Spirit of giving is helping 'missing middle' students
Corporate South Africa and individuals are making a positive difference to the country's student funding crisis, by sponsoring tertiary studies and offering workplace learning.
In the two years since they started operating, the crowdfunding platform Feenix says it has been able to raise in excess of R25m which was used to support 900 students.
"We currently have 117 corporate donors and 1,139 individual donors," says Leana de Beer, chief operating officer at Feenix.
The platform was born out of the #FeesMustFall movement of 2015 and 2016, and aims at helping the "missing middle" - those who do not have access to the R111.2bn allocated by government for free education.
This applies to students from families whose household income is considered too high to qualify for the National Student Financial Aid Scheme (NSFAS) funding but too low to qualify for a student loan. The threshold is those with a combined household income of less than R600,000 per year.
De Beer says that over half a million youth require funding to pursue tertiary education in order to gain the skills necessary to obtain employment, and South Africa’s “missing middle” constitutes 40% of these youth.
Encouraging more businesses to contribute to student funding, De Beer says “business leaders can create much-needed change, especially in areas where most people continue to rely on assistance from government. These are the communities their employees are part of.”
Donating to students through the Feenix funding vehicle also provides funders with a number of tax incentives, such as a Section 18A certificate to all businesses and individuals who donate to the platform, she adds. Businesses can also improve their B-BBEE score as Feenix qualifies for B-BBEE points in the Skills Development and Socio-Economic Development categories.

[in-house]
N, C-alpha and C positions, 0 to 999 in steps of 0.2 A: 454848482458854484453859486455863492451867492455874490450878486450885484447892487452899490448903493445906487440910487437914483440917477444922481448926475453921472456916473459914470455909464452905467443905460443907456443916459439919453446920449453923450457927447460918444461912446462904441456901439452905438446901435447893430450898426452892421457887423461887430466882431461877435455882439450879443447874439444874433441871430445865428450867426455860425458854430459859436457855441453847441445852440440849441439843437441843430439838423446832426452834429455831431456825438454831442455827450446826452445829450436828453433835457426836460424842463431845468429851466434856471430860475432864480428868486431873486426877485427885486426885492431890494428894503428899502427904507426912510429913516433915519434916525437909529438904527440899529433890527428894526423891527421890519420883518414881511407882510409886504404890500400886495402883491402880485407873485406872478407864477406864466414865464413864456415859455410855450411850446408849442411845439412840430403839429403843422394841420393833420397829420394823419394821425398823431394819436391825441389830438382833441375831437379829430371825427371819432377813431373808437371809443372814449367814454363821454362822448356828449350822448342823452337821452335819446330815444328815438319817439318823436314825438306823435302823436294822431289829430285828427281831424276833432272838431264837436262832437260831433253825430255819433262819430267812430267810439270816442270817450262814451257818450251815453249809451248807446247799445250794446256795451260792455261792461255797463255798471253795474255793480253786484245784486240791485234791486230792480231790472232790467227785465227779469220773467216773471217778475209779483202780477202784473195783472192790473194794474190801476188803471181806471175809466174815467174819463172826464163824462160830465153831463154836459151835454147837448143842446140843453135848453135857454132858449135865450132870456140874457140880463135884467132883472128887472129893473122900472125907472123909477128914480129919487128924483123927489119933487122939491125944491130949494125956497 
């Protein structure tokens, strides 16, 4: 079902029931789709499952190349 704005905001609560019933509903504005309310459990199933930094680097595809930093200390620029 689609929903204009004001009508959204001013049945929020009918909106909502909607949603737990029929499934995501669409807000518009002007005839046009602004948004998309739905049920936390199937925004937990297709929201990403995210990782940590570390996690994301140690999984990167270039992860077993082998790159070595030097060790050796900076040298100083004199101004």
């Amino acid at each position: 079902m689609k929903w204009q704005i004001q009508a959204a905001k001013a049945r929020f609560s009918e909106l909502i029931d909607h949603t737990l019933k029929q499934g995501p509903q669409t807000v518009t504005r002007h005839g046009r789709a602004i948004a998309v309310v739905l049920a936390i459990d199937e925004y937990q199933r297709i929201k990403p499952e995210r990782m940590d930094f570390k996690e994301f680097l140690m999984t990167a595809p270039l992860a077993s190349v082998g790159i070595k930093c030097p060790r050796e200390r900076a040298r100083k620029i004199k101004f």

The department of trade and industry (dti) has recently published revisions to the B-BBEE Codes of Good Practice. These revisions include key changes to Code 300, which specifically deals with Skills Development expenditure. This code now allocates four points as an incentive to employers to encourage concerted contributions to bursaries for black students at all higher education institutions, says De Beer.
President Cyril Ramaphosa's Youth Employment Services (YES) initiative is another programme aimed at bringing corporate South Africa on board to help tackle the unemployment crisis.
Retailer Woolworths recently announced it would recruit approximately 450 learners in 108 stores in South Africa and at their head office for a period of 12 months under this flagship programme.
Woolworths SA CEO Zyda Rylands described youth unemployment as "a massive challenge in South Africa".
Rylands said the retailer already believed in career progression within its business, as a way to improve the diversity of its workforce and potential talent pool. "This is part of our role as a responsible corporate citizen in South Africa."
She said the YES programme would be aimed at equipping its candidates with key skills and preparing them with "a work-readiness toolkit".